During a decade of global counterterrorism operations and two extended counterinsurgency campaigns, the United States was confronted with a new kind of adversary. Without uniforms, flags, and formations, the task of identifying and targeting these combatants represented an unprecedented operational challenge. The existing, Cold War-era doctrinal methods were largely unsuited to the cyber-warfare and terrorism that have evolved today.
Rise of iWar examines the doctrinal, technical, and bureaucratic innovations that evolved in response to these new operational challenges. It discusses the transition from a conventionally focused, Cold War-era military approach to one optimized for the internet age, focused on combating insurgency networks and conducting identity-based targeting. It also analyzes the policy decisions and strategic choices that caused these changes. This study concludes with an in-depth examination of emerging technologies that are likely to shape how this mode of warfare will be waged in the future, and provides recommendations for how the US military should continue to adapt to be combat its foes in the digital age.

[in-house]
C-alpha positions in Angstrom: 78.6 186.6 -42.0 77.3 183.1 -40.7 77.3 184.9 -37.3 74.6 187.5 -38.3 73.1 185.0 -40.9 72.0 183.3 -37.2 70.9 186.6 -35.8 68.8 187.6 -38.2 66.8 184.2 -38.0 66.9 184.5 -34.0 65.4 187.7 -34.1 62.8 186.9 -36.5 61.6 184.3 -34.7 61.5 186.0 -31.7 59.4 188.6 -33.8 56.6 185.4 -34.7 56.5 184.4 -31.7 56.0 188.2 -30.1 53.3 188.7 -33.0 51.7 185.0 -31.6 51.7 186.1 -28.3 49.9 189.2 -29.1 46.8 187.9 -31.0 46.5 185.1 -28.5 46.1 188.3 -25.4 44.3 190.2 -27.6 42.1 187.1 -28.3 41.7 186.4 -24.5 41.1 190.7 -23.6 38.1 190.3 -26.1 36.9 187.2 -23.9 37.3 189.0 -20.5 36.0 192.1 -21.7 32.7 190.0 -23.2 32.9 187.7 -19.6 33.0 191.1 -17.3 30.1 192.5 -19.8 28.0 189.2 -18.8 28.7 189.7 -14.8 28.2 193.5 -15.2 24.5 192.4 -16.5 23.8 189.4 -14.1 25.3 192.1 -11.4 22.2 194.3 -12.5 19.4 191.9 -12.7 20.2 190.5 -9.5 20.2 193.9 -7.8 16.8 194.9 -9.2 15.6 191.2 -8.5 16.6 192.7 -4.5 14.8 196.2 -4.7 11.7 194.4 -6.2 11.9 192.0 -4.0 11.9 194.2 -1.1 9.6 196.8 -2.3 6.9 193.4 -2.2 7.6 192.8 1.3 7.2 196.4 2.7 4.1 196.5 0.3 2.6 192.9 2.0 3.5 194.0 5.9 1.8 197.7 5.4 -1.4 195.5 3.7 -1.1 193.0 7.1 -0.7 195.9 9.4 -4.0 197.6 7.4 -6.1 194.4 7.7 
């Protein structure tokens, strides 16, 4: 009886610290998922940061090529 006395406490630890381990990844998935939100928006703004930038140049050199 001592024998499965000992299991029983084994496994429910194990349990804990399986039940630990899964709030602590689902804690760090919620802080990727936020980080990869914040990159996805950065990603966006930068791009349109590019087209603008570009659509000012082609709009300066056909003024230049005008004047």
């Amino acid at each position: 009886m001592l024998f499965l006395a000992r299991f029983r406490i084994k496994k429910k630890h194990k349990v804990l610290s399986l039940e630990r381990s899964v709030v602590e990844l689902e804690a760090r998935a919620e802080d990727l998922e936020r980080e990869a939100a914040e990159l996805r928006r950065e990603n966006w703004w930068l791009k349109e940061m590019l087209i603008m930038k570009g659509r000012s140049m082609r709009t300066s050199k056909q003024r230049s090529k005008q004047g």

Colonel Glenn Voelz has served in a variety of military and intelligence community assignments including positions at the Defense Intelligence Agency, on the Joint Chiefs of Staff and White House Situation Room. He was an Assistant Professor of History at West Point and the senior U.S. military intelligence advisor to the Saudi Arabian Ministry of Defense, as well as other assignments in Asia, the Middle East, Europe and Africa. Most recently he was nominated as the Army War College Fellow at the Massachusetts Institute of Technology Security Studies Program and MIT’s Lincoln Laboratory, conducting research in the areas of defense strategy and military innovation. He is currently the senior intelligence analyst on the International Military Staff at NATO Headquarters in Brussels, Belgium. Colonel Voelz is a graduate of the United States Military Academy at West Point and holds advanced degrees from the University of Virginia and the National Intelligence University in Washington, DC.